Which is the third reason for being based here. We’ve been quite open about how were figuring out a lot of this as we go along, particularly the optics and carpentry stuff, and BOM is one of those spaces that encourages openness. We’ll be able to tap into the pool of expertise here, and the networks that spread out from it, rather that just get frustrated when things don’t work.

Today was spent clearing out the room and thinking about how we’ll use it. We’ll be fitting it out over the next fortnight. 

We officially start building the camera in January and will post the dates we’ll be in on this site and, of course, to Twitter. Hope to see you there! 


Report: Fun Palaces Weekend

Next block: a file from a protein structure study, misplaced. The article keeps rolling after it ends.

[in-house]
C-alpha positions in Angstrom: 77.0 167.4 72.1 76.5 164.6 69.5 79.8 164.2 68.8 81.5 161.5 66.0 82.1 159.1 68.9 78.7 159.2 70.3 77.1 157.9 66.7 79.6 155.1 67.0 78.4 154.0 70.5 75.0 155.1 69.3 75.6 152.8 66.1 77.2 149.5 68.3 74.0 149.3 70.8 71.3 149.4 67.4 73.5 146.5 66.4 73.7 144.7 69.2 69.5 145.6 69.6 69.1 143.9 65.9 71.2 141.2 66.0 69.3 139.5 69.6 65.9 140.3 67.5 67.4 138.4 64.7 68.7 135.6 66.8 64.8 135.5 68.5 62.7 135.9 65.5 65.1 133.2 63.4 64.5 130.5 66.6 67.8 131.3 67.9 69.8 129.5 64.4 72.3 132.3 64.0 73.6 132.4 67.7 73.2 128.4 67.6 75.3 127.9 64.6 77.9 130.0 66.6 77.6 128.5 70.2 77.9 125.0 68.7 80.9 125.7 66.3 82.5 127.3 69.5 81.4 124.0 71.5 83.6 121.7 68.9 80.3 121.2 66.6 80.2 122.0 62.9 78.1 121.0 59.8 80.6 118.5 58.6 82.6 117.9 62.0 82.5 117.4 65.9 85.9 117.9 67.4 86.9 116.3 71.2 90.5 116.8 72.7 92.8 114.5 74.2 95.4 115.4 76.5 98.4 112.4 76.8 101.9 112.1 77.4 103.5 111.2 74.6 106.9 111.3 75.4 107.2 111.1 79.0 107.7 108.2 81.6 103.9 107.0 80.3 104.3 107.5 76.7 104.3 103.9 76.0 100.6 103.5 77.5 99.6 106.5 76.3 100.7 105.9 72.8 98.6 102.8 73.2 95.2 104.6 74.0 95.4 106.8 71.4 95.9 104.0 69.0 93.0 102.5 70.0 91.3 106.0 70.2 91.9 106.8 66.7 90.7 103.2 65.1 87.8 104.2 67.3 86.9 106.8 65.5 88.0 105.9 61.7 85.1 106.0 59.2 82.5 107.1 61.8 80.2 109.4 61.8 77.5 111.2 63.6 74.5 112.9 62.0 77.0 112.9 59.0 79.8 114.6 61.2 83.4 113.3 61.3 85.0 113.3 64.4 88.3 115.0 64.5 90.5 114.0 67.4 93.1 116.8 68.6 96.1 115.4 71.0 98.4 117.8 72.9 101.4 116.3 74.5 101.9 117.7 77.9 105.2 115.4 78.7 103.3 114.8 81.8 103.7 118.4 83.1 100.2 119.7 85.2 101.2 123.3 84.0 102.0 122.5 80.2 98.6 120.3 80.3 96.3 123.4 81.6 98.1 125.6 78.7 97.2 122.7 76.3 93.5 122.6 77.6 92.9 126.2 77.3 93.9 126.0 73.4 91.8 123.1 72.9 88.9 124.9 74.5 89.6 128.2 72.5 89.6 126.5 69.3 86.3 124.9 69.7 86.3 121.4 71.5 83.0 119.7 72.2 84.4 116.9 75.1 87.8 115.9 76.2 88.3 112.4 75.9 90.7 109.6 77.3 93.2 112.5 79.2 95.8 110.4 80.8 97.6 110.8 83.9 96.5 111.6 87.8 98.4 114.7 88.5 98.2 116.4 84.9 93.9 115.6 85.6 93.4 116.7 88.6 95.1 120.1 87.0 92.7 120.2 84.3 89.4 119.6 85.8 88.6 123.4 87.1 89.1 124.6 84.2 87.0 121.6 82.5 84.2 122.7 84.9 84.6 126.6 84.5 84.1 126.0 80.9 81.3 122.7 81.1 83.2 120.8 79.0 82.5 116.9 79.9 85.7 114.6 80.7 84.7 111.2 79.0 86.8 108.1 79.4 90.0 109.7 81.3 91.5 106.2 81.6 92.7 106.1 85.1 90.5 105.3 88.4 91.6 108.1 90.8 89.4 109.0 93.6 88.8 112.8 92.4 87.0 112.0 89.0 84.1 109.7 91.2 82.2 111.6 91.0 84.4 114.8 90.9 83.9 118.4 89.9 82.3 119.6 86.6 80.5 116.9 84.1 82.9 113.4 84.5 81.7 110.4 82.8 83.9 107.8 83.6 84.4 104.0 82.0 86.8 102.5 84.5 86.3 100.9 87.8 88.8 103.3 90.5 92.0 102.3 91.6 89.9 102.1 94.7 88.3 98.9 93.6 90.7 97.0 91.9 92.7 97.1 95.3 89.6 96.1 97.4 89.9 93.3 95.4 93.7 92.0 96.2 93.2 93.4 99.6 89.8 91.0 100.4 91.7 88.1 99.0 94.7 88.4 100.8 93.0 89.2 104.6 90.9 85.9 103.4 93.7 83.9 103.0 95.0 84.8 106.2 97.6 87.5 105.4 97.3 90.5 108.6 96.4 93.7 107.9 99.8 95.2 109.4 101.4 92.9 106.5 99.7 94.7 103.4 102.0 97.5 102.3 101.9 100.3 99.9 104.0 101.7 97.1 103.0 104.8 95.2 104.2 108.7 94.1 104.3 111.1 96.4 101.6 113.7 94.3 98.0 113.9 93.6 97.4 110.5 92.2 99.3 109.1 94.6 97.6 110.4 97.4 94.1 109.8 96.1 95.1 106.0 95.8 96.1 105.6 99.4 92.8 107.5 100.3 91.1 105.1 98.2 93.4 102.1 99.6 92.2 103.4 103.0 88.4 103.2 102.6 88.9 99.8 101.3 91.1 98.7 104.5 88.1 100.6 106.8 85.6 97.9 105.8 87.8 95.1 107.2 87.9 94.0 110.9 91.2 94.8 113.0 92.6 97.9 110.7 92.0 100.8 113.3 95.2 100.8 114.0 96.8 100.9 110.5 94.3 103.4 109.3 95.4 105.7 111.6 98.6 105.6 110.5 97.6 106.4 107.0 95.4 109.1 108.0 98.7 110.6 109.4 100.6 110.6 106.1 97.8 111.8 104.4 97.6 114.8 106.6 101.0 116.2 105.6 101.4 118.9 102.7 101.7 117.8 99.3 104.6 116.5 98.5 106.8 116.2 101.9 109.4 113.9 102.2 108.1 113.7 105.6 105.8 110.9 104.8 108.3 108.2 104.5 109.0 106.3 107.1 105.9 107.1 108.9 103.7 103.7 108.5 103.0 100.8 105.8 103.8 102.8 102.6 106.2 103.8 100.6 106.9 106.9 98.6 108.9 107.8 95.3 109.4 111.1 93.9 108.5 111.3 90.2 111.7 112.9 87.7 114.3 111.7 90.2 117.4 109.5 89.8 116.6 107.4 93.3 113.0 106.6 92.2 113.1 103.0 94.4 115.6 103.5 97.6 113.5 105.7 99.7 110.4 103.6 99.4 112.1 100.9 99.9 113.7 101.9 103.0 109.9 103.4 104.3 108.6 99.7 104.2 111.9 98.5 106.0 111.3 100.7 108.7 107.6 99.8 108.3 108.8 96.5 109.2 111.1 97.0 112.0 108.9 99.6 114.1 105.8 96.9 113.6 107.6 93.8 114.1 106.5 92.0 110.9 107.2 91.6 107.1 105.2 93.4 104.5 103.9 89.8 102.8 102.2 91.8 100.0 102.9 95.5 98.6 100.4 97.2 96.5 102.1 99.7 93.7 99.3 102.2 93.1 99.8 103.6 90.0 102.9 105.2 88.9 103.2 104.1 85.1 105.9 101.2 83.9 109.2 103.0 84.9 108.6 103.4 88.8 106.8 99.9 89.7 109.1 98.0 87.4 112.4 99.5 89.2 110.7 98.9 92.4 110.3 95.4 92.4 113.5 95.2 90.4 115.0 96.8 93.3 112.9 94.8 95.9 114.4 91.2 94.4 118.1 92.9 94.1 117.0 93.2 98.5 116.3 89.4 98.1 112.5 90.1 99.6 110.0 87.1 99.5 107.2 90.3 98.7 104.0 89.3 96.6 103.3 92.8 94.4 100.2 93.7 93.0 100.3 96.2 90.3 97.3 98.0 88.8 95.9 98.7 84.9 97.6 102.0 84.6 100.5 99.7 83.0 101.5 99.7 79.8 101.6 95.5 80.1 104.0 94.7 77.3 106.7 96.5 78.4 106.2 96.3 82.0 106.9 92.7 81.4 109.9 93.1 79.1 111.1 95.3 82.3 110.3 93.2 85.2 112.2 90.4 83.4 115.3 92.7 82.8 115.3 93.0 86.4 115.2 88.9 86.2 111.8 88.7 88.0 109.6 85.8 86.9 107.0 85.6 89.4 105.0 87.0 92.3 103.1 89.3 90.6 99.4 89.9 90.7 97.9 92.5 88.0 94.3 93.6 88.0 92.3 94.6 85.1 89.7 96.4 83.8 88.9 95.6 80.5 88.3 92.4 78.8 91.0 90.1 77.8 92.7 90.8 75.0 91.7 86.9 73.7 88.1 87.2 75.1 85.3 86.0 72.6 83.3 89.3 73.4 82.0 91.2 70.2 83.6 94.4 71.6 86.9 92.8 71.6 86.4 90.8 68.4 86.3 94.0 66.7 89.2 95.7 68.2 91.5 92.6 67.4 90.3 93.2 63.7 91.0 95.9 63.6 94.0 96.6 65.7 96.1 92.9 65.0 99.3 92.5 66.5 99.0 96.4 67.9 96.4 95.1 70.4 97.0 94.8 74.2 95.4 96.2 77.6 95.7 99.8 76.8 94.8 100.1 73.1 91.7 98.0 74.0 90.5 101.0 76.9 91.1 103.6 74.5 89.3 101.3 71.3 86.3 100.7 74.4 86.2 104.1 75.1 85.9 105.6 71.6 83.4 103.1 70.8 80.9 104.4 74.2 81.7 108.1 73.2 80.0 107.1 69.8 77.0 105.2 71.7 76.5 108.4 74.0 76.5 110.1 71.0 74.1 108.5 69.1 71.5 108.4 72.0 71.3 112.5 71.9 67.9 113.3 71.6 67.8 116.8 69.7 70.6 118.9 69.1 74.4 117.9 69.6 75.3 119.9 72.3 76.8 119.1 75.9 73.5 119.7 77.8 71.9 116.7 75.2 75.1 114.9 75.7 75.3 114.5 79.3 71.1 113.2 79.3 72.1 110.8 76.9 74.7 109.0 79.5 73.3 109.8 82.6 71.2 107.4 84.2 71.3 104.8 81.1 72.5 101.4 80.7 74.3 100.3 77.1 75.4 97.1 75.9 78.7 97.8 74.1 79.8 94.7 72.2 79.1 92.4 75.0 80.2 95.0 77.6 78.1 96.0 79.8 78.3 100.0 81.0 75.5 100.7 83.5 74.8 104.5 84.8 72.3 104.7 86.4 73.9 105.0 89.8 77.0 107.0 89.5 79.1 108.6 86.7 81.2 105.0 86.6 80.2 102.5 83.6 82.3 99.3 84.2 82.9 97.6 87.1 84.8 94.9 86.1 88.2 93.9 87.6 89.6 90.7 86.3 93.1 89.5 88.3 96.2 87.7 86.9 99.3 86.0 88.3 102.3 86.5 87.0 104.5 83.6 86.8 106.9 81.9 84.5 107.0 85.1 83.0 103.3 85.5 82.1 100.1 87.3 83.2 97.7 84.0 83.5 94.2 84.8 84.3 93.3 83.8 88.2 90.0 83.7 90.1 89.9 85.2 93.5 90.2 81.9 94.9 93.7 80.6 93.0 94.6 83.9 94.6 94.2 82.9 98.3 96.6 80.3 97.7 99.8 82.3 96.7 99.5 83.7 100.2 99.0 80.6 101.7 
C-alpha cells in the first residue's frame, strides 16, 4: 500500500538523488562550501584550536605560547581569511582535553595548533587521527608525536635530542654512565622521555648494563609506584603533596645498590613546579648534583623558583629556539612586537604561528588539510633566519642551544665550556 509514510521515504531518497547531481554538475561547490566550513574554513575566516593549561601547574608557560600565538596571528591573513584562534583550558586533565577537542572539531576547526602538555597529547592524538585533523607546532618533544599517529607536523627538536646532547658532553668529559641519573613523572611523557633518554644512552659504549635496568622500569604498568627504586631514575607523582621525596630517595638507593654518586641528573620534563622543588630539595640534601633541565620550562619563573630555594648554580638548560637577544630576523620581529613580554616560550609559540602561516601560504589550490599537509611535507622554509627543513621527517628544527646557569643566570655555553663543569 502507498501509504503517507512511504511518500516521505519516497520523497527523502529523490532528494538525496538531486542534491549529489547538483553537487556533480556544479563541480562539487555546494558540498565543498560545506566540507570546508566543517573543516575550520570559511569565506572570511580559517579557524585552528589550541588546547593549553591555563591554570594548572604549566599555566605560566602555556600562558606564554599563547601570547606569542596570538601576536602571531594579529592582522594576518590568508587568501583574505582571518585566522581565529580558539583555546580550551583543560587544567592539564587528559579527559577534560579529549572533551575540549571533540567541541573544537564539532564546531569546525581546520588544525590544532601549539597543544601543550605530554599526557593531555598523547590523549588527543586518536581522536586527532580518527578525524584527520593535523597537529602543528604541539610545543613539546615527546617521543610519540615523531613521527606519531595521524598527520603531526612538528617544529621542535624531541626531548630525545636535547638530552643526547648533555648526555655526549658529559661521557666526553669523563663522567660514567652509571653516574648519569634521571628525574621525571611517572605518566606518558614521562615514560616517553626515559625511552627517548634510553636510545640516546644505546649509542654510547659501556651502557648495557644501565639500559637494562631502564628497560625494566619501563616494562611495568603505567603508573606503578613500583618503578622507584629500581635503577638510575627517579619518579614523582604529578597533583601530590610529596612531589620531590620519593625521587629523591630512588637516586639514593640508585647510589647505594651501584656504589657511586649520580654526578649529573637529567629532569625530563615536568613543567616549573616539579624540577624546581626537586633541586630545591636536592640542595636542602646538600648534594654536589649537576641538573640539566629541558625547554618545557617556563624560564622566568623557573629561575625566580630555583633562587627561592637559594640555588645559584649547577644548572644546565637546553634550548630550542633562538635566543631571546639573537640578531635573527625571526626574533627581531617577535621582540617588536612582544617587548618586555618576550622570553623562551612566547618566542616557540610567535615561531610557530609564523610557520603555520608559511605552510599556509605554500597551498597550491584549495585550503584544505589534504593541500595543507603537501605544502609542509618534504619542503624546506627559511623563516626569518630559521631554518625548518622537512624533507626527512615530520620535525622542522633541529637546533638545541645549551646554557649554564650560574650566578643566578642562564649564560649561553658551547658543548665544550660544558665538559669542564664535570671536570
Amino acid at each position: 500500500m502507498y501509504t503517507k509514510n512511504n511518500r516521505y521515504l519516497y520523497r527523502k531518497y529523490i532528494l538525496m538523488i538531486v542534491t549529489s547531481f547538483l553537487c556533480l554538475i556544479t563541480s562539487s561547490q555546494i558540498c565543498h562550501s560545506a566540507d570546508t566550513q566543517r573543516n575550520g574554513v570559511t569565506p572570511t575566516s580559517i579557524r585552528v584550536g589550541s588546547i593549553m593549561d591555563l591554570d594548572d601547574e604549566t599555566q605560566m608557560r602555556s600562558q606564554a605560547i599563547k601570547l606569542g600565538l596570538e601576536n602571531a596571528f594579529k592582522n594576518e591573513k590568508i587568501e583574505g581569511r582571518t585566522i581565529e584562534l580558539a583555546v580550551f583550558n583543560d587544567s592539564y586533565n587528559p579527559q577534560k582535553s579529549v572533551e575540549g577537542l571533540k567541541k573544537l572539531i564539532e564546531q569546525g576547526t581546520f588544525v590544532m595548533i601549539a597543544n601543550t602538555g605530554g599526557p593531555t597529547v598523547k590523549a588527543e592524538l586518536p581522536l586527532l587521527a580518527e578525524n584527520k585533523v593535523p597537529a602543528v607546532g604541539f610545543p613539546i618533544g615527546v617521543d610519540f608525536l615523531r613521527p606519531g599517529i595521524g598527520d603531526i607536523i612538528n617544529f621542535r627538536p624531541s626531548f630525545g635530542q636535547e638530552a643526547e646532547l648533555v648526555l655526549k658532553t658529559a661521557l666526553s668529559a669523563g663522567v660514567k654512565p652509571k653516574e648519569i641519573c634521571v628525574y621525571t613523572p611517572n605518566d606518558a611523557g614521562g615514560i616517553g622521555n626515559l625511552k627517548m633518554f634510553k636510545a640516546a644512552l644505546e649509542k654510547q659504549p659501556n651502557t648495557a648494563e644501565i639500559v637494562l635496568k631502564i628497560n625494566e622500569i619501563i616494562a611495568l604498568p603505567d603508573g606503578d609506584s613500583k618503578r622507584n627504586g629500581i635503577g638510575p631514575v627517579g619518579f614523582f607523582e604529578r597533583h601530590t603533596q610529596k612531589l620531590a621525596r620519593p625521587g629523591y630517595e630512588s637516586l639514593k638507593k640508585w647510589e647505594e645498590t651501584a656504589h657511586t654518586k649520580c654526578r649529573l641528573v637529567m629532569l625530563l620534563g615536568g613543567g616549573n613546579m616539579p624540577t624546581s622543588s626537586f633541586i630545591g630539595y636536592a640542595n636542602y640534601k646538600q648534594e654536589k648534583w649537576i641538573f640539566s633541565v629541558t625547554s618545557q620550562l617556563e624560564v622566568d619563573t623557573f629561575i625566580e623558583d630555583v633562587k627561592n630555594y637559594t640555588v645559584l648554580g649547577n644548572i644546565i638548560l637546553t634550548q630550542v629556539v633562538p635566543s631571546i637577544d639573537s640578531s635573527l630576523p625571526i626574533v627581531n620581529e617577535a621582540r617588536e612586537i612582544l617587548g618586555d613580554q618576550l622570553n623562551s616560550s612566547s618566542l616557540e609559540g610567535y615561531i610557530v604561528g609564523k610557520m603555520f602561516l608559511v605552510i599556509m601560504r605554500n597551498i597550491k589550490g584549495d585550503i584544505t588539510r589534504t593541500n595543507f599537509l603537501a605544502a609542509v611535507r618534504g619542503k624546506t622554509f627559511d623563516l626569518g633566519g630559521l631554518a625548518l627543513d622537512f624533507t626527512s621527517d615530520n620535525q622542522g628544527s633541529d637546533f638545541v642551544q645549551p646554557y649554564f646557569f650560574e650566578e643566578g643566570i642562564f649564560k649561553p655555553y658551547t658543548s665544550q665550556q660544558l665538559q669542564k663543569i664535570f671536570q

A few weekends ago on 4th and 5th of October, we were at Fun Palaces (I say ‘we’, Pete was honeymooning and then teaching, so my brother came up to help me out). It turned out to be a particularly interesting weekend, mainly due to the wide range of individuals whom we introduced to the Camera Obscura.

For those of you who don’t know, Fun Palaces is an National Arts Council initiative new this year, but based on an old idea. You can find out more about it on their website.

On Saturday morning, we started off at Birmingham Museum and Art Gallery. It was a difficult location at first, as it was the first time we had been at an indoor event, and on a dull, rainy morning the light was not ideal. However, as the sun came out, the room brightened a lot and we began to get a clear image.